In 1990 Iraq, Saddam Hussein's son Uday (Cooper) is on a rampage of rape, torture and murder when he grabs his old school friend Latif Yahia (Cooper again) and forces him to become his stand-in. Latif isn't allowed to say no and, after extensive training and plastic surgery, plus the approval of Saddam (Quast), he becomes Uday's doppelganger. But he never hides his belief that Uday is a psychopath, even to his mentor Munem (Rawl). And he takes an even bigger risk when he falls for one of Uday's girls, Sarrab (Sagnier).

Continue reading: The Devil's Double Review

B. Monkey Review


Good
Her name is B. Monkey. Why they called her movie B. Monkey is beyond me. No matter. Asia Argento is rather striking in this lead role, about a gorgeous heist artist who tries to get out of the business, settles down with a schoolteacher (Jared Harris), and gets sucked back in to crime. The film's story (as told by Il Postino director Michael Radford) is sleek and fun, and is helped in no small regard by the fact that Argento spends virtually the entire 95 minutes buck naked. Nice.

The Hunger Review


OK
Tepid vampire fare is really notable only for being Tony Scott's first major movie and for its steamy love scene between Catherine Deneuve and Susan Sarandon (never mind that awful hairdo). David Bowie would have been a lot more fun if they hadn't offed him in the first 45 minutes.

Welcome To Woop Woop Review


OK
Somewhere between A Boy and his Dog, Blue Velvet, and The Sound of Music, lies Welcome to Woop Woop, a truly oddball tale (as all Aussie movies tend to be) about an American con artist hiding out down under. Upon meeting a wild Aussie girl, he is promptly kidnapped to the very remote village of Woop Woop, whose sole industry is turning kangaroos into dog food called Woof Woof. It's no Queen of the Desert, but lets call it a middling princess.

Ladyhawke Review


Good
Setting aside the hamfisted Alan Parsons score and Rutger Hauer's equally hammy performance, Ladyhawke is a fine little fantasy based on a timeless tale. A curse has caused Hauer and his lover (Michelle Pfeiffer) to never cross paths -- he turns into a wolf at night, she turns into a hawk by day. Matthew Broderick -- who redeems the film completely for any of its datedness -- plays the thief who aids the pair in exacting revenge on an evil bishop (John Wood, reunited with Broderick from WarGames). Moody and quite dark, this is a great movie for a sleepy Sunday afternoon.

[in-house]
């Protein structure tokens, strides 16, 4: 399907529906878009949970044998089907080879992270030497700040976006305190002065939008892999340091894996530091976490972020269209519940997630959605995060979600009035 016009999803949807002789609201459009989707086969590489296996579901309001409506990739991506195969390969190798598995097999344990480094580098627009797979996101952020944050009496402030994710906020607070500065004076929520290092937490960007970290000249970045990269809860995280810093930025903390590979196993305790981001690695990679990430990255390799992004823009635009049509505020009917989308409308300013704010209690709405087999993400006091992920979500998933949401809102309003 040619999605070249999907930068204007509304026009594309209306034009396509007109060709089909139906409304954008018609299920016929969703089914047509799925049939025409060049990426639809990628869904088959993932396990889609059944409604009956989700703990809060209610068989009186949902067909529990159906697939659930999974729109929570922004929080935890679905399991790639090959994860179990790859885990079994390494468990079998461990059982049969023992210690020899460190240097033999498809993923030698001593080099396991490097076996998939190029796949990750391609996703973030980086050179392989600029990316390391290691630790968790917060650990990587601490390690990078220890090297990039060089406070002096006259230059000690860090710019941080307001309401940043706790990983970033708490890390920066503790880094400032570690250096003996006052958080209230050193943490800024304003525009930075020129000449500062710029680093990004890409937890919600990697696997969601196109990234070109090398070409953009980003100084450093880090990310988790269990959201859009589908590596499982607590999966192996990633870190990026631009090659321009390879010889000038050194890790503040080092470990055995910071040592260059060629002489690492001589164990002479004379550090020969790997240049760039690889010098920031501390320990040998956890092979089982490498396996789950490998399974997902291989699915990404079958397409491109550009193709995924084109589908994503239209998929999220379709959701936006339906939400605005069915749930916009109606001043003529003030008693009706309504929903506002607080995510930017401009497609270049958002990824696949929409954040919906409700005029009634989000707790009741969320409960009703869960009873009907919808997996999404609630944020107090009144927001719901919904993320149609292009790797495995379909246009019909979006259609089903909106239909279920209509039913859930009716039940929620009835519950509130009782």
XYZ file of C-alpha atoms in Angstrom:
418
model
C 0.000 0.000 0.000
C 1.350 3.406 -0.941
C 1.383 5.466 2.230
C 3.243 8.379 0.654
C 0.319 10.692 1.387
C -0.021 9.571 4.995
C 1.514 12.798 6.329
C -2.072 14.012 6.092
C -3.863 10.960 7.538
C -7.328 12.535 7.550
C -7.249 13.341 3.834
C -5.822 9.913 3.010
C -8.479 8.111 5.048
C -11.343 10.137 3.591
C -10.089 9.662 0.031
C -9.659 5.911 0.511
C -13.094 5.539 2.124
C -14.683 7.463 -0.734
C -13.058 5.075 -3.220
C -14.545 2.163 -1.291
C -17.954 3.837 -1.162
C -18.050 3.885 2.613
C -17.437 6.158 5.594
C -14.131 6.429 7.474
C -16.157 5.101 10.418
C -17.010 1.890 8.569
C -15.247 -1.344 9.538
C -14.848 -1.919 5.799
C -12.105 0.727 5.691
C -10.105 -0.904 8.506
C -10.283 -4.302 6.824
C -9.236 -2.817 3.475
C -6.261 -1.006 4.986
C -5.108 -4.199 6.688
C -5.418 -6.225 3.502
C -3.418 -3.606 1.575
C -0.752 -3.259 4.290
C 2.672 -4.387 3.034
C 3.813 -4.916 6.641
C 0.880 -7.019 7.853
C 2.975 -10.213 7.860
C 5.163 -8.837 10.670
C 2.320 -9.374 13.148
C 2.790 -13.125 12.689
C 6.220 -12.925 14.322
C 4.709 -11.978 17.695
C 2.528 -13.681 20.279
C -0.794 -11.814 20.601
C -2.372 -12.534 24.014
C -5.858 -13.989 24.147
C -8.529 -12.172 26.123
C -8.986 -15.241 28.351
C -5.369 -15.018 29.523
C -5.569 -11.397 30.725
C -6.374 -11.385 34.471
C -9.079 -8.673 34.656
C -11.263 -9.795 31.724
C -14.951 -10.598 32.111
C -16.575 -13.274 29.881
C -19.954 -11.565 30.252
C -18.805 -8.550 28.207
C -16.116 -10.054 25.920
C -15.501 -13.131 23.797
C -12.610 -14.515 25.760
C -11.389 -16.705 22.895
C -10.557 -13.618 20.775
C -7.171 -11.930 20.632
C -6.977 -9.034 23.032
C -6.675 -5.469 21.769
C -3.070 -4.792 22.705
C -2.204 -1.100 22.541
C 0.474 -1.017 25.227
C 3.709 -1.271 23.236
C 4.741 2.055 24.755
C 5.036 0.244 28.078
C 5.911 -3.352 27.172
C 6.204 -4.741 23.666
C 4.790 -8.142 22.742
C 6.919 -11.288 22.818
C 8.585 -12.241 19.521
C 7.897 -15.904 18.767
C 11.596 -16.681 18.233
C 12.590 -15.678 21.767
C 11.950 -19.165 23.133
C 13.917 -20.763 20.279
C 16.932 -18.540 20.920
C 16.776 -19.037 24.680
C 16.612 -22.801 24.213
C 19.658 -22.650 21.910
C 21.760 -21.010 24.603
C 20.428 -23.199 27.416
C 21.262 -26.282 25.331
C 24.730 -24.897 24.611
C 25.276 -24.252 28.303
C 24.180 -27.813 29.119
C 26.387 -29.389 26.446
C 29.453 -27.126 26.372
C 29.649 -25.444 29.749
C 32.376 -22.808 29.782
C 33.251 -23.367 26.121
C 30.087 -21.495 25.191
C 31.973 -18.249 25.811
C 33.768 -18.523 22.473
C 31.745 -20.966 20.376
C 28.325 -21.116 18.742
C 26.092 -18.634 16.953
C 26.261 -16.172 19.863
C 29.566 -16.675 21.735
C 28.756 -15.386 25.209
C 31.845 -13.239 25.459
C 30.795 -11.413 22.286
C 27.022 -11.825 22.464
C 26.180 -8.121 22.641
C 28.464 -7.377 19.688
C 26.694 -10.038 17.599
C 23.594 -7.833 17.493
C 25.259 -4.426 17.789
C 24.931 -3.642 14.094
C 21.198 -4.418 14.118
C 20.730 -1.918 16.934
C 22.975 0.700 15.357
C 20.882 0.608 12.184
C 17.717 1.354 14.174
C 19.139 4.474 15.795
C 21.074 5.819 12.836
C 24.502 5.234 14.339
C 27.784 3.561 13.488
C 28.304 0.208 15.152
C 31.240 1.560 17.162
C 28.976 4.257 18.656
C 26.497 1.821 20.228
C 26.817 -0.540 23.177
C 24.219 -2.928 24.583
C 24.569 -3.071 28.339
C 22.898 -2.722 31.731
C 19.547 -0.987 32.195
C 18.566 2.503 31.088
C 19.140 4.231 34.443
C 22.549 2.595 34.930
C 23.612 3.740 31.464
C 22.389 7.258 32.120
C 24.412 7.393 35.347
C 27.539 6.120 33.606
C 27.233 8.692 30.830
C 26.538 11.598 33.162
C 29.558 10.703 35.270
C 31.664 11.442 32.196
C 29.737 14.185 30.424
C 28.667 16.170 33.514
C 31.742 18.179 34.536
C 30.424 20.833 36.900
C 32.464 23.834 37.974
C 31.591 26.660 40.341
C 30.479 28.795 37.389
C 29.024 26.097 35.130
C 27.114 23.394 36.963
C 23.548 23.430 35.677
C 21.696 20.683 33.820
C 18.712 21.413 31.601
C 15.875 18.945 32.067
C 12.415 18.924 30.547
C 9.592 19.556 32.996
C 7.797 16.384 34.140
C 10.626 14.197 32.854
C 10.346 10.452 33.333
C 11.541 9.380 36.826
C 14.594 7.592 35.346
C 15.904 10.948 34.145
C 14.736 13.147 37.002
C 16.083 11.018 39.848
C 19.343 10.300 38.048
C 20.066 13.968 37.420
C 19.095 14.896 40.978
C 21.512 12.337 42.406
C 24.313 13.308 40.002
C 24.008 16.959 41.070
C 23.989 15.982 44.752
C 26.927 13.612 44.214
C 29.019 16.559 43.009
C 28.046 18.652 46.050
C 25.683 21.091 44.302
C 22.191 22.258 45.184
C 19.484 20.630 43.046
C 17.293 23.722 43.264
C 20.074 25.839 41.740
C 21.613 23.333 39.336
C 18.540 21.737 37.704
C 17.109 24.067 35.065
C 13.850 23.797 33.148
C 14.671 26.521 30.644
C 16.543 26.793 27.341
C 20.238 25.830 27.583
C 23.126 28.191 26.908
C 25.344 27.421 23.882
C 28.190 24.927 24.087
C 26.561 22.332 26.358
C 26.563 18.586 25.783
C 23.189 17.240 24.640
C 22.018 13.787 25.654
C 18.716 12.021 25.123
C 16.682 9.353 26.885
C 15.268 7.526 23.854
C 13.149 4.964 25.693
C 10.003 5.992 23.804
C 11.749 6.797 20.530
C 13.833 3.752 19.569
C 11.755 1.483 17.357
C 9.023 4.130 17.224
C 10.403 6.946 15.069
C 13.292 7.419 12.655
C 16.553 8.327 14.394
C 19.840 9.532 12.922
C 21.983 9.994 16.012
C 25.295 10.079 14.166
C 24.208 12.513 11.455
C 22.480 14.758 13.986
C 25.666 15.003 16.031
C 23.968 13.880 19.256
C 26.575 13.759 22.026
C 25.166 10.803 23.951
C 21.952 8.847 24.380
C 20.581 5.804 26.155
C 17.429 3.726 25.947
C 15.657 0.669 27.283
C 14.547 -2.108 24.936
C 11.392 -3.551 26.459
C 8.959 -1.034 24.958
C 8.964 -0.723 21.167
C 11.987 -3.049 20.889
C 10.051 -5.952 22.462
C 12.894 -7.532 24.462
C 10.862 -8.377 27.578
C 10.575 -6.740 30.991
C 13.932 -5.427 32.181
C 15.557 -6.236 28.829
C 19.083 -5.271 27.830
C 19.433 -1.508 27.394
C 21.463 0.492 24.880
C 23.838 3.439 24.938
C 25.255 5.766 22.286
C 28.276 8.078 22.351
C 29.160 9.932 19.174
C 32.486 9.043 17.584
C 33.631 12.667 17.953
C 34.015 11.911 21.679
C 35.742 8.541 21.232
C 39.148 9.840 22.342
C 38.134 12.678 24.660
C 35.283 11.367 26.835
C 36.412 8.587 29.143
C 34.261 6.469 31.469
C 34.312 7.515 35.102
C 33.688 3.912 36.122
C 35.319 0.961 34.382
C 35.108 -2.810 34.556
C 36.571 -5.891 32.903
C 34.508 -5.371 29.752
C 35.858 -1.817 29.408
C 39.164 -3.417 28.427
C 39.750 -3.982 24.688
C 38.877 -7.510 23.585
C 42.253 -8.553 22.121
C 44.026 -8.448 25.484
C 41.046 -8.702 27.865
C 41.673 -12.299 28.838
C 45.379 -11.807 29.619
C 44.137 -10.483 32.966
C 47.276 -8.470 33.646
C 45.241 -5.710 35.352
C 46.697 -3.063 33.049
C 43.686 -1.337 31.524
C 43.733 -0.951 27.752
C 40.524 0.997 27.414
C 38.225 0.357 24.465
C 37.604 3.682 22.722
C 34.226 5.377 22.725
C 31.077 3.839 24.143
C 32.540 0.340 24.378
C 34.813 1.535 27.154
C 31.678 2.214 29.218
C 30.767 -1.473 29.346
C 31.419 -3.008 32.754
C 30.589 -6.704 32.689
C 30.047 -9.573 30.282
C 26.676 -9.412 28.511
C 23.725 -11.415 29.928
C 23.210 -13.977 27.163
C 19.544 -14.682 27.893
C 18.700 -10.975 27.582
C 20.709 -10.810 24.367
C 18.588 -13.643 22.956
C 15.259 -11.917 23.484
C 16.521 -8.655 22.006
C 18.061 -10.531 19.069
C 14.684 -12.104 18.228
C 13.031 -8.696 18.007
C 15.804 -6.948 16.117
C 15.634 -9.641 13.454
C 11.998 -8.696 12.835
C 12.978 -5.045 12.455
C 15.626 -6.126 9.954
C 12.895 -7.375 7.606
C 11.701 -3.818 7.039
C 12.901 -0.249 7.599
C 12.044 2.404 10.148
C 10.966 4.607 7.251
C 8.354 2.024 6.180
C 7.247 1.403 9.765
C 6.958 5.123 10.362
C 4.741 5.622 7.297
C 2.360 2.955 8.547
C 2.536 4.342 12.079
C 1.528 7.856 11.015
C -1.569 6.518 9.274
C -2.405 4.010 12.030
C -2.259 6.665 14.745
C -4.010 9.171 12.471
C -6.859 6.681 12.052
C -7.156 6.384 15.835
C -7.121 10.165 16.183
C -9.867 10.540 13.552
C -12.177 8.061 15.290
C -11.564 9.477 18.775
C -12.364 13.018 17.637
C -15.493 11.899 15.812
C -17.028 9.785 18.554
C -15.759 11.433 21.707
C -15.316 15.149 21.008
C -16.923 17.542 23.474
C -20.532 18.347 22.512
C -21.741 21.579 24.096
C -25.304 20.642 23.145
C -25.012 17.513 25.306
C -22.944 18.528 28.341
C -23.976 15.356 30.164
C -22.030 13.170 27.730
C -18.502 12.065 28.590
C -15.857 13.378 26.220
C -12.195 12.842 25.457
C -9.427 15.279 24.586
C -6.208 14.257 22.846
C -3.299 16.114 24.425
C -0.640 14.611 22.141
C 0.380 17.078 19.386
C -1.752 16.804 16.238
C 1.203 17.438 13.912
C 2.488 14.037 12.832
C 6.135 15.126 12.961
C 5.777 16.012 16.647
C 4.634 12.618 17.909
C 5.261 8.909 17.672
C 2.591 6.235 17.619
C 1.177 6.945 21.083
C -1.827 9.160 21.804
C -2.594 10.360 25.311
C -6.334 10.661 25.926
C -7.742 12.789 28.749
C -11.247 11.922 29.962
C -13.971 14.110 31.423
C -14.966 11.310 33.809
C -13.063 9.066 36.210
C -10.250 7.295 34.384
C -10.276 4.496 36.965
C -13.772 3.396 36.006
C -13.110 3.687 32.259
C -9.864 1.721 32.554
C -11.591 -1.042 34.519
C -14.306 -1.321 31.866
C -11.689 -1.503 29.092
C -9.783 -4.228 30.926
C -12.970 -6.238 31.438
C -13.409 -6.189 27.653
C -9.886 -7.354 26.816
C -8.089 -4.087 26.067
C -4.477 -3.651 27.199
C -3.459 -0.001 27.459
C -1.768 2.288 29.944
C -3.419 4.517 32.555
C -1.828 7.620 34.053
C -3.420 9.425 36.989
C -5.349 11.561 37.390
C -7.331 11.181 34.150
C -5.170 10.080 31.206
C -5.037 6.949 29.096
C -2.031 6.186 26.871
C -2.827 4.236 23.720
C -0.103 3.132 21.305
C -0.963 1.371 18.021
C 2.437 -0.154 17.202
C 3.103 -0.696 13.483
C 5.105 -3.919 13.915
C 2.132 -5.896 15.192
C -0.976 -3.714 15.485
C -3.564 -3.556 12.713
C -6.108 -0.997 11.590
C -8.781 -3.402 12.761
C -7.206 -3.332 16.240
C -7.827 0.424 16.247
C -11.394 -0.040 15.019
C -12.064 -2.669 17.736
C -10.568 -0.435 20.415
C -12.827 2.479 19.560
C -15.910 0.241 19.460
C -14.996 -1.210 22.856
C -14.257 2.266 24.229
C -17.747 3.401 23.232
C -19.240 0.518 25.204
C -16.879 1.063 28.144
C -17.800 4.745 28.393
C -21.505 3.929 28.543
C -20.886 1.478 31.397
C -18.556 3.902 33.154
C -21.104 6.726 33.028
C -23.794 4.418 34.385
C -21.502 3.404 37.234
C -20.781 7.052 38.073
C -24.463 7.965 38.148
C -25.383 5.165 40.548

All The Way Review


Weak
Dennis Hopper as Frank Sinatra? It's a crazy idea, but not as wild as you might think. From a distance, Hopper bears a striking resemblance to the older, chunkier Frank. And whoever's doing the singing for him reasonably approximates a blend of Hopper's voice with Sinatra's.

Of course, there's a plot you need to suffer through to marvel at the stunt casting, and it involves a presumably true story about Sinatra being wooed to visit Australia in 1974 by a two-bit promoter. Getting him Down Under is only half the fun. Once he arrives, Frank -- in his inimitable way -- insults a reporter (Portia de Rossi) by calling her a whore. Aussie's native sons rise to defend her, and over 100 unions go on strike to ensure Frank won't be able to eat, drink, travel, or take a shower -- much less perform on stage. Hilarity ensues as our promoter friend (Joel Edgerton) tries to patch things back together, dealing with his own love life along the way.

Continue reading: All The Way Review

Backbeat Review


Good
If you think the story of the Beatles begins in February 1964 on the stage of The Ed Sullivan Show then you need a pretty serious history lesson. Backbeat provides it, traveling back in time to the earliest days of the '60s, when the Fab Four were a starving band of outsiders living a fun but also fairly hellish life on the mean streets of Hamburg.

You may have heard of Pete Best, the band's original drummer. He's on the scene here (not Ringo), and so is bassist Stuart Sutcliffe, the so-called "fifth Beatle," the one around whom this telling of the Beatles tale revolves.

Continue reading: Backbeat Review

Michael Thomas